Rather than viewing the Third French Republic as a failure from a 1940 perspective, Nord explores elegantly and convincingly the dynamic roles of institutions and associations that claimed a public sphere in the transition to a democratic Republic from the authoritarian Second Empire...An excellent study, meticulously researched, with supportive illustrations and rich bibliographic footnotes. Highly recommended.
History - Eric Arnold
This first-rate book should be read by all students of the Third French Republic as well as all serious students of modern democratic politics. Nord has upheld his reputation in this excellent book as one of this country's most outstanding social historians of the politics of the Third Republic.
Journal of Interdisciplinary History - Elinor A. Accampo
This well-written book offers a convincing and original approach to understanding the birth of democracy in nineteenth-century France; it also makes a vital contribution to democratic transition theory in the modern, global context.
International Review of Social History [UK] - Danielle Tartakowsky
This book is a valuable history of associative movements in France and their role in politics, a largely uncharted area of historiography. As a pioneer study, it concurs with the re-evaluation and possibly the rehabilitation of the Empire--a new tendency in French historiography.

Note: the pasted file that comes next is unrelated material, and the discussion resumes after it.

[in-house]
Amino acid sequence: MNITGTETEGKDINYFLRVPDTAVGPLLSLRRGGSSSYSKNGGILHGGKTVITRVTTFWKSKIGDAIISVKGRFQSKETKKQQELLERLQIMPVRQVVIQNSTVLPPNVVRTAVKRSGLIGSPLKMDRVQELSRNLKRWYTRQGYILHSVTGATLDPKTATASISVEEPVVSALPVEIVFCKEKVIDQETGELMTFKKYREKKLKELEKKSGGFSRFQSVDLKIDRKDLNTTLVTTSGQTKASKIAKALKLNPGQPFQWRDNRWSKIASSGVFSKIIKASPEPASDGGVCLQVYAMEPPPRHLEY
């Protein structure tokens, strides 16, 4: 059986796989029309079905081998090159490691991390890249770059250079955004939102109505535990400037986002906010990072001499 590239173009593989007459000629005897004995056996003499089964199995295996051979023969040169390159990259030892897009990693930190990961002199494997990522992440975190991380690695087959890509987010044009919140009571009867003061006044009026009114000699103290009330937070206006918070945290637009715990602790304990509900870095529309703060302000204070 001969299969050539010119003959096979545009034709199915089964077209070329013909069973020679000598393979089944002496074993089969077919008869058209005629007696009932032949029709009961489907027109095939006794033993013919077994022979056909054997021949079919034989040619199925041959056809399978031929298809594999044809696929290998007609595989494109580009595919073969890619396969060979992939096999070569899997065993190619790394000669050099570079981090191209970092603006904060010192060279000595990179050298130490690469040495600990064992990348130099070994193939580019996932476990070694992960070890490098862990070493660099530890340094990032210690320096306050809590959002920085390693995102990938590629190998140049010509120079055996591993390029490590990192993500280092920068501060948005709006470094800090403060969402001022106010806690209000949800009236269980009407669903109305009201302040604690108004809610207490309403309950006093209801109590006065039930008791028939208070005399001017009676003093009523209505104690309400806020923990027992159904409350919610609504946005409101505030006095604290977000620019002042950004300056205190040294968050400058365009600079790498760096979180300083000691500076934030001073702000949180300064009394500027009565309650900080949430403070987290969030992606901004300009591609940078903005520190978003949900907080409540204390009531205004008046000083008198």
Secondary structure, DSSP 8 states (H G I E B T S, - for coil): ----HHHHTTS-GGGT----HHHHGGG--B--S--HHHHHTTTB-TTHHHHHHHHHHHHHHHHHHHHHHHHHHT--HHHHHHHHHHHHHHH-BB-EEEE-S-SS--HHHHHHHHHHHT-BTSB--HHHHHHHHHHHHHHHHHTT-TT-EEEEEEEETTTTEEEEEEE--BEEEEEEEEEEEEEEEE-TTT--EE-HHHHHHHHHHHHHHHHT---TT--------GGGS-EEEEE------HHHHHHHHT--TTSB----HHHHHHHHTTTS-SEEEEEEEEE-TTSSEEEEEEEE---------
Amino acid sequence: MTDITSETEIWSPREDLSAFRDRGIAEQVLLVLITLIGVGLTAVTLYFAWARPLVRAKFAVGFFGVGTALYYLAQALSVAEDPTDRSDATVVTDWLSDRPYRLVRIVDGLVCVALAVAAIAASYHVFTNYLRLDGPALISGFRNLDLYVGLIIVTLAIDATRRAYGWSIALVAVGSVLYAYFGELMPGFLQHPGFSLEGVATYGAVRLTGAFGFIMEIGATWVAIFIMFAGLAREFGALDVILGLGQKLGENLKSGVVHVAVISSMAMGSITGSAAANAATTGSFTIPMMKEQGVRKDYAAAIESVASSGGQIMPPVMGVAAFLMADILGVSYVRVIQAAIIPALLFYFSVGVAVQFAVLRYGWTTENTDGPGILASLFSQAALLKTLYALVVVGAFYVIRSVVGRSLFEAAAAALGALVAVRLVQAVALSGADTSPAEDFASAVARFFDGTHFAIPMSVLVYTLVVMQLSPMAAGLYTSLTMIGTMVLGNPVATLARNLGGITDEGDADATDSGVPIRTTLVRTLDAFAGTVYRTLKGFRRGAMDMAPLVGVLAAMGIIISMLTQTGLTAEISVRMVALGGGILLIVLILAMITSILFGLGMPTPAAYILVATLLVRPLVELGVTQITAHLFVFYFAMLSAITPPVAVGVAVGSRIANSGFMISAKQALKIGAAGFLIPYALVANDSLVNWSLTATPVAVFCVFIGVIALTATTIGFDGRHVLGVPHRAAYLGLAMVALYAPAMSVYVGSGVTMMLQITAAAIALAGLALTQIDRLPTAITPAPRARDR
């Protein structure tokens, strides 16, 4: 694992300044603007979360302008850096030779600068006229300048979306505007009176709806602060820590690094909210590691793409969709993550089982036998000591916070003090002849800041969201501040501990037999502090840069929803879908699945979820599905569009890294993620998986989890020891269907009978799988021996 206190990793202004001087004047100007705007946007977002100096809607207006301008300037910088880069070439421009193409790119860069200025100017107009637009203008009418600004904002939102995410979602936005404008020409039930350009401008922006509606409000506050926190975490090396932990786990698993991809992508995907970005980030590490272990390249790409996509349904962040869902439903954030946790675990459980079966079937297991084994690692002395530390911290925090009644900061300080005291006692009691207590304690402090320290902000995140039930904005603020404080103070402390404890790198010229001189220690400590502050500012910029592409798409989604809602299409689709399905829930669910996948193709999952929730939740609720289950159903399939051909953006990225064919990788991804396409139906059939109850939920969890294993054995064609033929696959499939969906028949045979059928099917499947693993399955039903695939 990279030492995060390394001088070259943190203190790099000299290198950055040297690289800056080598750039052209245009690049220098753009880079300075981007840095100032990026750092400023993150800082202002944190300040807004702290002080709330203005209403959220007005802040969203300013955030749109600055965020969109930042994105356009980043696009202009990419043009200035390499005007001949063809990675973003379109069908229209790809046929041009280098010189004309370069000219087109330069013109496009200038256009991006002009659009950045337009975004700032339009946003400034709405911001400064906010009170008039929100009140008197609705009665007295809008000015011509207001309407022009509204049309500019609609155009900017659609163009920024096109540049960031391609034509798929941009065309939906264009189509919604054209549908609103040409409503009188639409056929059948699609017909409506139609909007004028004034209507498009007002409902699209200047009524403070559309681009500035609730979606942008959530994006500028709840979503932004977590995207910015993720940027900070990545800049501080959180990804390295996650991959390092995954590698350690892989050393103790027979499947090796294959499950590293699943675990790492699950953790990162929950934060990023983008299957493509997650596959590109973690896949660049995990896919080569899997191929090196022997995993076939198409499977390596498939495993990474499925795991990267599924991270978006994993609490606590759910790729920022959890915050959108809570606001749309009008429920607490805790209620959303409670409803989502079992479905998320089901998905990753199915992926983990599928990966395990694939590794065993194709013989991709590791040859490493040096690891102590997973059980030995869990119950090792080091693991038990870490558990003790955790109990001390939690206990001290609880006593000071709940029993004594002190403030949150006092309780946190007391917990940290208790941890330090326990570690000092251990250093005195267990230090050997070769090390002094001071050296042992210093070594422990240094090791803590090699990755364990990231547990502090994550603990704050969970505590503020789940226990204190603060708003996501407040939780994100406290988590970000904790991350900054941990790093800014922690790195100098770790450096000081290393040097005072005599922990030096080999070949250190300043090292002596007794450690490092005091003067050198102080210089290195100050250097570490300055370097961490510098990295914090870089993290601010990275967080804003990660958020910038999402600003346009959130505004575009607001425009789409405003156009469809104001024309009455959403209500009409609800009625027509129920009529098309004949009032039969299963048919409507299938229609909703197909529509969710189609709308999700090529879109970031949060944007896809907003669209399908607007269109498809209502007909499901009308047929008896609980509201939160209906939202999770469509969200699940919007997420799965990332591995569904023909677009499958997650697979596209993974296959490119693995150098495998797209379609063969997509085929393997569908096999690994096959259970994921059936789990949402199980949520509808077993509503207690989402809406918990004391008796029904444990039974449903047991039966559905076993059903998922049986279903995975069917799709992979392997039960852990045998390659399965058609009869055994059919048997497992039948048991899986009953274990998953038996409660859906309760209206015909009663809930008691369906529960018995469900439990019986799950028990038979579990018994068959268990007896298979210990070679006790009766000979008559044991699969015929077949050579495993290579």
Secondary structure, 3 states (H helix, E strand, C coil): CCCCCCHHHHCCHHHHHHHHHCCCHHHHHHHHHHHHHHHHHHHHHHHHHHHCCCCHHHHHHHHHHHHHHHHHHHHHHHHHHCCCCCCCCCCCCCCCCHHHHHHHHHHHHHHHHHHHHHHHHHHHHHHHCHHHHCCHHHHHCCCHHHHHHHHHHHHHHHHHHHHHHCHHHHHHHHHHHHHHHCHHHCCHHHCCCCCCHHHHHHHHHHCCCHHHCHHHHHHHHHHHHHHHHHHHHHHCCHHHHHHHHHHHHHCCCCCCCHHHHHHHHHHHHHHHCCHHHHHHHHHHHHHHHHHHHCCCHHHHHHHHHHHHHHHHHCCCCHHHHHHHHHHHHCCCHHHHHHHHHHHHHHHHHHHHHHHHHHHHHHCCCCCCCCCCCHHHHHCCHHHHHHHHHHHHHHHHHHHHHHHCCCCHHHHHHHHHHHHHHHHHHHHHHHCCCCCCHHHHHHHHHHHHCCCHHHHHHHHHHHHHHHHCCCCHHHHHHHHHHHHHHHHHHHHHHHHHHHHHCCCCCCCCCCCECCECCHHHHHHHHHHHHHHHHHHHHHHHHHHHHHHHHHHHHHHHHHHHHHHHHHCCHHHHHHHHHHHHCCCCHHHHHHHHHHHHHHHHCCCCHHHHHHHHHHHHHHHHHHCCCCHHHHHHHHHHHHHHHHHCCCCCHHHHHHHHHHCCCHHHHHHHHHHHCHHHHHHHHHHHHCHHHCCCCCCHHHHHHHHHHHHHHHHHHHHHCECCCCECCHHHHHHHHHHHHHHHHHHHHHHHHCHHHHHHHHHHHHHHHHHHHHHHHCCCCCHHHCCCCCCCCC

History
This first-rate book should be read by all students of the Third French Republic as well as all serious students of modern democratic politics. Nord has upheld his reputation in this excellent book as one of this country's most outstanding social historians of the politics of the Third Republic.
— Eric Arnold, Jr.
Journal of Interdisciplinary History
This well-written book offers a convincing and original approach to understanding the birth of democracy in nineteenth-century France; it also makes a vital contribution to democratic transition theory in the modern, global context.
— Elinor A. Accampo
International Review of Social History [UK]
This book is a valuable history of associative movements in France and their role in politics, a largely uncharted area of historiography. As a pioneer study, it concurs with the re-evaluation and possibly the rehabilitation of the Empire--a new tendency in French historiography.
— Danielle Tartakowsky
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Product Details

  • ISBN-13: 9780674762725
  • Publisher: Harvard University Press
  • Publication date: 1/29/1998
  • Edition description: REPRINT
  • Pages: 336
  • Product dimensions: 0.70 (w) x 6.14 (h) x 9.21 (d)

Meet the Author

Philip Nord is Professor of History, Princeton University, and the author of Paris Shopkeepers and the Politics of Resentment.
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Table of Contents

Introduction: Civil Society

Freemasonry

The Latin Quarter

Commercial Politics

Jewish Republicanism

Liberal Protestantism

The Republic of Lawyers

The New Painting

Political Culture

The Middle-Class Interior

Conclusion: In Defense of the Republic

Notes

Acknowledgments

Index